Although specific reference may be made in this text to the use of the apparatus according to the invention in the manufacture of ICs, it should be explicitly understood that such an apparatus has many other possible applications. For example, it may be employed in the manufacture of integrated optical systems, guidance and detection patterns for magnetic domain memories, liquid-crystal display panels, thin-film magnetic heads, etc. One of ordinary skill in the art will appreciate that, in the context of such alternative applications, any use of the terms “reticle”, “wafer” or “die” in this text should be considered as being replaced by the more general terms “mask”, “substrate” and “target portion”, respectively.
In the present document, the terms “radiation” and “beam” are used to encompass all types of electromagnetic radiation, including ultraviolet radiation (e.g. with a wavelength of 365, 248, 193, 157 or 126 nm) and EUV (extreme ultra-violet radiation, e.g. having a wavelength in the range 5-20 nm), as well as particle beams, such as ion beams or electron beams.
Embodiments of the invention will now be described, by way of example only, with reference to the accompanying schematic drawings in which:
In the Figures, corresponding reference symbols indicate corresponding parts.
As here depicted, the apparatus is of a reflective type (i.e. has a reflective mask). However, in general, it may also be of a transmissive type, for example with a transmissive mask. Alternatively, the apparatus may employ another kind of patterning device, such as a programmable mirror array of a type as referred to above.
The source LA (e.g. a discharge or laser-produced plasma source) produces a beam of radiation. This beam is fed into an illumination system (illuminator) IL, either directly or after having traversed a conditioning device, such as a beam expander Ex, for example. The illuminator IL may comprise an adjusting device AM that sets the outer and/or inner radial extent (commonly referred to as σ-outer and σ-inner, respectively) of the intensity distribution in the beam. In addition, it will generally comprise various other components, such as an integrator IN and a condenser CO. In this way, the beam PB impinging on the mask MA has a desired uniformity and intensity distribution in its cross-section.
It should be noted with regard to
The beam PB subsequently intercepts the mask MA, which is held on a mask table MT. Having traversed the mask MA, the beam PB passes through the lens PL, which focuses the beam PB onto a target portion C of the substrate W. With the aid of the second positioning device PW and interferometer IF, the substrate table WT can be moved accurately, e.g. so as to position different target portions C in the path of the beam PB. Similarly, the first positioning device PM can be used to accurately position the mask MA with respect to the path of the beam PB, e.g. after mechanical retrieval of the mask MA from a mask library, or during a scan. In general, movement of the object tables MT, WT will be realized with the aid of a long-stroke module (coarse positioning) and a short-stroke module (fine positioning), which are not explicitly depicted in FIG. 1. However, in the case of a wafer stepper (as opposed to a step and scan apparatus) the mask table MT may just be connected to a short stroke actuator, or may be fixed. The mask MA and the substrate W may be aligned using mask alignment marks M1, M2 and substrate alignment marks P1, P2.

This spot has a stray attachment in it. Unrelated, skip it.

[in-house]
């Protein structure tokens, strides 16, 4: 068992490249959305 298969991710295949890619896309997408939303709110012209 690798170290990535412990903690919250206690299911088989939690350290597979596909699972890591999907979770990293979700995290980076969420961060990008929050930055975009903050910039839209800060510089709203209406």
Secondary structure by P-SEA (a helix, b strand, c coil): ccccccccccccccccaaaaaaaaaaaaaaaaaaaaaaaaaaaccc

The depicted apparatus can be used in two different modes:
The mask MA has a mask pattern MP defined by a plurality of reflective and absorbing areas R, A, respectively, as shown, by way of example, in FIG. 2. The mask MA may be formed by removing, e.g. by etching, in the reflective areas R, an absorbing layer provided on top of a multilayer stack optimized for reflection at the expected angle of incidence and wavelength of the projection beam. The absorbing areas A are where the absorbing layer is left behind.
According to one embodiment of the present invention, the surface of the absorbing layer is provided with a texture 10 formed by lands 11 and recesses 12 in a checkerboard pattern, as shown in FIG. 3. The lands 11 and recesses 12 have a pitch smaller than the smallest feature size appearing in the mask pattern MP and/or resolvable by the projection system PL at substrate level and generally are arranged in a two-dimensional pattern to form a two-dimensional phase grating. To maximize the phase contrast, the height difference between the lands 11 and recesses 12 is preferably substantially one quarter of the wavelength of the radiation of the projection beam PB.